The letters published here give a picture of Vladimir Ilyich’s attitude towards his relatives and, to some extent, his feelings for people in general. How, much care and attention is displayed in those letters! Vladimir Ilyich was greatly attached to his relatives, especially to mother, and in all his letters, in those addressed to other members of our family as well as to mother, there is always a note of solicitude for her, the wish that things should go better for her and that she should have a more peaceful and comfortable life. His letters are full of questions about health, whether good arrangements have been made for an apartment, whether it is not cold. “I am worried that your apartment is so cold; what will it be like in winter if the temperature is only 12° now? You must not catch cold.... Is there nothing you can do? Perhaps you should put in a small stove,” he wrote in a letter to his mother in 1909.[Letter No. 198.—Ed.] These letters contain a great deal of advice to “have a good rest in sum mer”, “run about less, rest more and keep well”, etc.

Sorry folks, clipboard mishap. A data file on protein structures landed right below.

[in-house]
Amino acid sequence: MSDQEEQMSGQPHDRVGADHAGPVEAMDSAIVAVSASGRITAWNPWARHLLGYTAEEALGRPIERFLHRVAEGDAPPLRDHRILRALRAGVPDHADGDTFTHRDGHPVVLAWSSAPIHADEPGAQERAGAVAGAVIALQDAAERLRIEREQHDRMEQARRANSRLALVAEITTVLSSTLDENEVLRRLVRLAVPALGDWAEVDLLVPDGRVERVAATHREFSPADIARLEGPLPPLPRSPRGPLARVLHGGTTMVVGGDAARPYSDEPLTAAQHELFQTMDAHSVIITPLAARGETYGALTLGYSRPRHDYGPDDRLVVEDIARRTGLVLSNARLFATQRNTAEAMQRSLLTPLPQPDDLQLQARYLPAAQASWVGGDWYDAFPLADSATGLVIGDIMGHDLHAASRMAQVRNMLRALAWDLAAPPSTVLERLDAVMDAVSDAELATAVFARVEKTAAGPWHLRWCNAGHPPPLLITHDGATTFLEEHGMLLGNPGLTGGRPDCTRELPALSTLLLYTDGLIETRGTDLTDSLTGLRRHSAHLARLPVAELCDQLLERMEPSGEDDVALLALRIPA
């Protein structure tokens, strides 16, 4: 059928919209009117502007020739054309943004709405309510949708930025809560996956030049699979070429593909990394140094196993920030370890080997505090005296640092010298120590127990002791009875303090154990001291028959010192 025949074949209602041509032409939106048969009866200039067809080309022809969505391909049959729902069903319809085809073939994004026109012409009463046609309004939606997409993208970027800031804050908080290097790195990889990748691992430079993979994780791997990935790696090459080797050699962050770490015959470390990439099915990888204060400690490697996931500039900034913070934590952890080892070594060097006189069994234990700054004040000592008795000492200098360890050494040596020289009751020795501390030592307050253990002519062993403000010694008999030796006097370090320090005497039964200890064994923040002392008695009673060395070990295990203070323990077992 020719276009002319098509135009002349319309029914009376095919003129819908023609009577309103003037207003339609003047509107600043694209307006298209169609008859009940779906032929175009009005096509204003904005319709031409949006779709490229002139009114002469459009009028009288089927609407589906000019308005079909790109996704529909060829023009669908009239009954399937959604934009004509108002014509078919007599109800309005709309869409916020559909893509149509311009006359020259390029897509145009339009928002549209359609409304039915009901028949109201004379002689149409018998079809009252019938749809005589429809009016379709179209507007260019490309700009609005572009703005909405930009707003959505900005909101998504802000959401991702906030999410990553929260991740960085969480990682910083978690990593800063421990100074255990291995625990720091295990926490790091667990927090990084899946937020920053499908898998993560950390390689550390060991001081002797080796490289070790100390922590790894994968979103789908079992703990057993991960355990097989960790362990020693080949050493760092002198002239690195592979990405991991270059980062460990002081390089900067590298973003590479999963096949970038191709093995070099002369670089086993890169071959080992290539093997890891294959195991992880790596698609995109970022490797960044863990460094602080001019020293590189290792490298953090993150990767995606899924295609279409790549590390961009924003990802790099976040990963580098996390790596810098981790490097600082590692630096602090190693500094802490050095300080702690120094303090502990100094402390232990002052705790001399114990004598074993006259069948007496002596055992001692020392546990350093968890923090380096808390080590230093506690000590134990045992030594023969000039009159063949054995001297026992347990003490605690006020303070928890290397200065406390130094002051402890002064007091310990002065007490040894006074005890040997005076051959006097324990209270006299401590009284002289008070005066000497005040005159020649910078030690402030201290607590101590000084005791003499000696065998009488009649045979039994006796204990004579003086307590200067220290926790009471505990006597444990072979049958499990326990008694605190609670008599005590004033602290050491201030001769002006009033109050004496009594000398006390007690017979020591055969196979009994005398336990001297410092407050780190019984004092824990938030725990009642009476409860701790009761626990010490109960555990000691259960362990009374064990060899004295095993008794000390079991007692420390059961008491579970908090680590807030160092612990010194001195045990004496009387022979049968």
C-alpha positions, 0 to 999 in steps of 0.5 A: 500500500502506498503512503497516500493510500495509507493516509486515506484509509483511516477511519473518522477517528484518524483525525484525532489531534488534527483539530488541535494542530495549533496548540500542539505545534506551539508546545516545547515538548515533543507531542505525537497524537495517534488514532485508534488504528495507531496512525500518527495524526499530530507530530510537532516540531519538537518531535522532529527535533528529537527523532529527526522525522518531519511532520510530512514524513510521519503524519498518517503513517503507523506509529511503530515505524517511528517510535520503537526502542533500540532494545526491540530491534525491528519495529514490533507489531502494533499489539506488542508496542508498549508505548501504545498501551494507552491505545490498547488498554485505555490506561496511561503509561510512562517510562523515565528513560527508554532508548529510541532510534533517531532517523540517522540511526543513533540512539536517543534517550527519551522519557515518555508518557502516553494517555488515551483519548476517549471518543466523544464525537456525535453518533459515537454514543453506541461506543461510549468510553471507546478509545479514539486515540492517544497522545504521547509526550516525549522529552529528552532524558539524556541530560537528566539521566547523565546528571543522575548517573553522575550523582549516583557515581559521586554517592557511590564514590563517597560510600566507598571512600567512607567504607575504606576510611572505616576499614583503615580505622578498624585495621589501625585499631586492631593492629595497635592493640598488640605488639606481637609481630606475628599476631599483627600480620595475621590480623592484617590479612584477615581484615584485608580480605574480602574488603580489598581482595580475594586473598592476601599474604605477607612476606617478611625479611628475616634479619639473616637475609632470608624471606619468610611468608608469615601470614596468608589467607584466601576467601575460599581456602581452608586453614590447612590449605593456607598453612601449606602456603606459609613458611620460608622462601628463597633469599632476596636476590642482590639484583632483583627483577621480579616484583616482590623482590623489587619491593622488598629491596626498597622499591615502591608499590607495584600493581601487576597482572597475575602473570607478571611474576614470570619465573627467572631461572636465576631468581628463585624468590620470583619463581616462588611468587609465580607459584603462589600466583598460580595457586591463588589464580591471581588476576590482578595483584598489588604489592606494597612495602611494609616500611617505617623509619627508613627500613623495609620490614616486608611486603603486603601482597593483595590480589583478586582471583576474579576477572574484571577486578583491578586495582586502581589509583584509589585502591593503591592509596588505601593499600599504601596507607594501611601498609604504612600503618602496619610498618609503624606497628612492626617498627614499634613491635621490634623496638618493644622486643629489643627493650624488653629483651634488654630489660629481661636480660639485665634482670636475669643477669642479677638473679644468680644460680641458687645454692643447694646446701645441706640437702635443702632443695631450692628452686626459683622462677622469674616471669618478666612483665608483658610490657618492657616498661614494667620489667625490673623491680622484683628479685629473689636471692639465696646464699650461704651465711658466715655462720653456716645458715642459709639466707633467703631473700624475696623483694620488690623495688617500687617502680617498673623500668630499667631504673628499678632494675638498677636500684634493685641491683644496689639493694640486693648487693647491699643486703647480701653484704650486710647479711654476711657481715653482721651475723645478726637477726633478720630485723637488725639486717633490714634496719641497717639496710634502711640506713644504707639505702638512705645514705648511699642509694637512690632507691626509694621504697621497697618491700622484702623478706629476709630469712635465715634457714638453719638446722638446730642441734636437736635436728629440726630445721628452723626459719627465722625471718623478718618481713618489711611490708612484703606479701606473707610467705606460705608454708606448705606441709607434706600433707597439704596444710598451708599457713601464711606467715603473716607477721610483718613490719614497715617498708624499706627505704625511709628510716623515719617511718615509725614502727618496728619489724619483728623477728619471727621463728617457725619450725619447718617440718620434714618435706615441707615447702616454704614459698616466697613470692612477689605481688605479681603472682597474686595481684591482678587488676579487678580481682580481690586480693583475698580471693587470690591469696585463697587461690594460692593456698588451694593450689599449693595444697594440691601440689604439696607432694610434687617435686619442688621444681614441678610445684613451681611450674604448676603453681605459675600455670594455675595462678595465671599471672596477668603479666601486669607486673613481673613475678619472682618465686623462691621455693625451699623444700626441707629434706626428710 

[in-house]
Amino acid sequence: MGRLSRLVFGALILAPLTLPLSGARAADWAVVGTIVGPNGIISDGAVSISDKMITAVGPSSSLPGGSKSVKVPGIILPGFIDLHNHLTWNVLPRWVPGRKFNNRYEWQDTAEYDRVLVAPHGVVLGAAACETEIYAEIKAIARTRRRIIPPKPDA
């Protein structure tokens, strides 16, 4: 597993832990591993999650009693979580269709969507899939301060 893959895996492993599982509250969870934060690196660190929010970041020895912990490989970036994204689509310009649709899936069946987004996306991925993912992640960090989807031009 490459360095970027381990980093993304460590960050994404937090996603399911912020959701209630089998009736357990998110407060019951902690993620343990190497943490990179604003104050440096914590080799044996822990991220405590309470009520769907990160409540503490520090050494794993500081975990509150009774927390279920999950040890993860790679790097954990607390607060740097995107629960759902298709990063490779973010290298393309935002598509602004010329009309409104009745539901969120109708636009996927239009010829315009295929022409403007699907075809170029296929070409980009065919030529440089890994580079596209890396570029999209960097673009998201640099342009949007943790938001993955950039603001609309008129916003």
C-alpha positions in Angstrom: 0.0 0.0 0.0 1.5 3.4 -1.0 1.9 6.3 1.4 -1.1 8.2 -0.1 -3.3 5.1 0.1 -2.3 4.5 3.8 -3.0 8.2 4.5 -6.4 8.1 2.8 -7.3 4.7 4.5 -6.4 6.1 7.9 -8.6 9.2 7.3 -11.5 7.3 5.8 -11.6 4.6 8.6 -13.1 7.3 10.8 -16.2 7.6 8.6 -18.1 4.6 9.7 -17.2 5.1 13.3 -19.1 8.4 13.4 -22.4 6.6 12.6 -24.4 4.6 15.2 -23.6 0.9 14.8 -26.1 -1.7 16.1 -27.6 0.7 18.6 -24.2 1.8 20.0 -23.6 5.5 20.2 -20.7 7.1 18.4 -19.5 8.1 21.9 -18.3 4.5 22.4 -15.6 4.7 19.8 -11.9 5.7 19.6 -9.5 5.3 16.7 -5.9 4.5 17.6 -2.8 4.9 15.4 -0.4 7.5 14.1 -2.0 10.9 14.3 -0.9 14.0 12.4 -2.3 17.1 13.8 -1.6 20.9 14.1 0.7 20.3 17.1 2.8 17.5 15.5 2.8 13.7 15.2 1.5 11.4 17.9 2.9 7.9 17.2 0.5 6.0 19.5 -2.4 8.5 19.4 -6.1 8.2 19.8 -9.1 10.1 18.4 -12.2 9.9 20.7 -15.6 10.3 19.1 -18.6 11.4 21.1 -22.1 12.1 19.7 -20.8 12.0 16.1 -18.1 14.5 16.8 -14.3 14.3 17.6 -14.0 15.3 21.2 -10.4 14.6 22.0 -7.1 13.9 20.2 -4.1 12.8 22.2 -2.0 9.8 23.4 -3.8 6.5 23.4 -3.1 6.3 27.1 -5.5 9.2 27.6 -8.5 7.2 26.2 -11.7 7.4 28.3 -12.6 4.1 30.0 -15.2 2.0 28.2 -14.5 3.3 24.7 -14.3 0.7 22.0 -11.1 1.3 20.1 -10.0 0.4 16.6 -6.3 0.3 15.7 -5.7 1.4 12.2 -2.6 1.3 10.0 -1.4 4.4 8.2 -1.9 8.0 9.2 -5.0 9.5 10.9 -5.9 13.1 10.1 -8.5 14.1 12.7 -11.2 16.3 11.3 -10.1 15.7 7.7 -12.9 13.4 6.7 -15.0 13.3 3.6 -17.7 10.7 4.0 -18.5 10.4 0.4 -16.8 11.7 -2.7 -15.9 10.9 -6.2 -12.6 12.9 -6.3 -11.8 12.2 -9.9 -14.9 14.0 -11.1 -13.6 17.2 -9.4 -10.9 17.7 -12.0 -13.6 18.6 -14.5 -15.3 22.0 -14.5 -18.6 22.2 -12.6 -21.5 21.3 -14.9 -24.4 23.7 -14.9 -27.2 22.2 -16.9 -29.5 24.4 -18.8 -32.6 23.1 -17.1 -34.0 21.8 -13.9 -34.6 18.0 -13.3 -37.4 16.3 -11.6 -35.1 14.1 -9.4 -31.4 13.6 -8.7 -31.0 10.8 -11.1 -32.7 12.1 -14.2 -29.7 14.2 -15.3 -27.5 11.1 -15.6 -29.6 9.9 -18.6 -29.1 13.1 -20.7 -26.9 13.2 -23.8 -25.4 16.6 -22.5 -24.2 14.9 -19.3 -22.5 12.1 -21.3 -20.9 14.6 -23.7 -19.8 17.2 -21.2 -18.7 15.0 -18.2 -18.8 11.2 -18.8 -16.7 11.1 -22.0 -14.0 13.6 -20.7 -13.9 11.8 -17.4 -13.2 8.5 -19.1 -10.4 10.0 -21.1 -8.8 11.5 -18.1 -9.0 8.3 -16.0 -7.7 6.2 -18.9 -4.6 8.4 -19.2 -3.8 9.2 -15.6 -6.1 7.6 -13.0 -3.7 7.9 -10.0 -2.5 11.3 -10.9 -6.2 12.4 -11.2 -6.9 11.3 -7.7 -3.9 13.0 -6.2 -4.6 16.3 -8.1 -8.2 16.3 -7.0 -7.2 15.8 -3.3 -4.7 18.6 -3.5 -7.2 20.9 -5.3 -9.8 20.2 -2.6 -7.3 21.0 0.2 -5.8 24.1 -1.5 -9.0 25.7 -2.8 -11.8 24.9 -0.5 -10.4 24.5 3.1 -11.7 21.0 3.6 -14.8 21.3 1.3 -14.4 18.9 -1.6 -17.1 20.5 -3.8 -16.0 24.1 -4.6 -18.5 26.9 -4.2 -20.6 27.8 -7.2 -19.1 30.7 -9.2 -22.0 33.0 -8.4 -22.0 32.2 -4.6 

Vladimir Ilyich was particularly attentive to his mother at those times when some misfortune overtook her, and misfortunes were many in her life. First one, then another member of our family was arrested and exiled, sometimes several of us were arrested at the same time and she, though advanced in years, had to go again and again to prisons to visit her family and take things to them, to sit for hours in the waiting-rooms of the gendarmerie and the secret police, and was often left completely alone with her heart aching for her children who had been deprived of their liberty. How worried Vladimir Ilyich was at such times, and how heavily the lack of personal contact with his mother weighed upon him, can be seen from his letter of September 1, 1901. At that time my brother-in-law, Mark Yelizarov, and I were in prison, my sister Anna was abroad and could not return to Russia because she would have been arrested on the same charge, and our brother Dmitry could not remain with mother because he had to graduate from the University of Yuriev. She was left alone in the same way in a strange town in 1904 when my sister, my brother Dmitry and I were arrested on charges connected with the Kiev Party Committee and the Central Committee.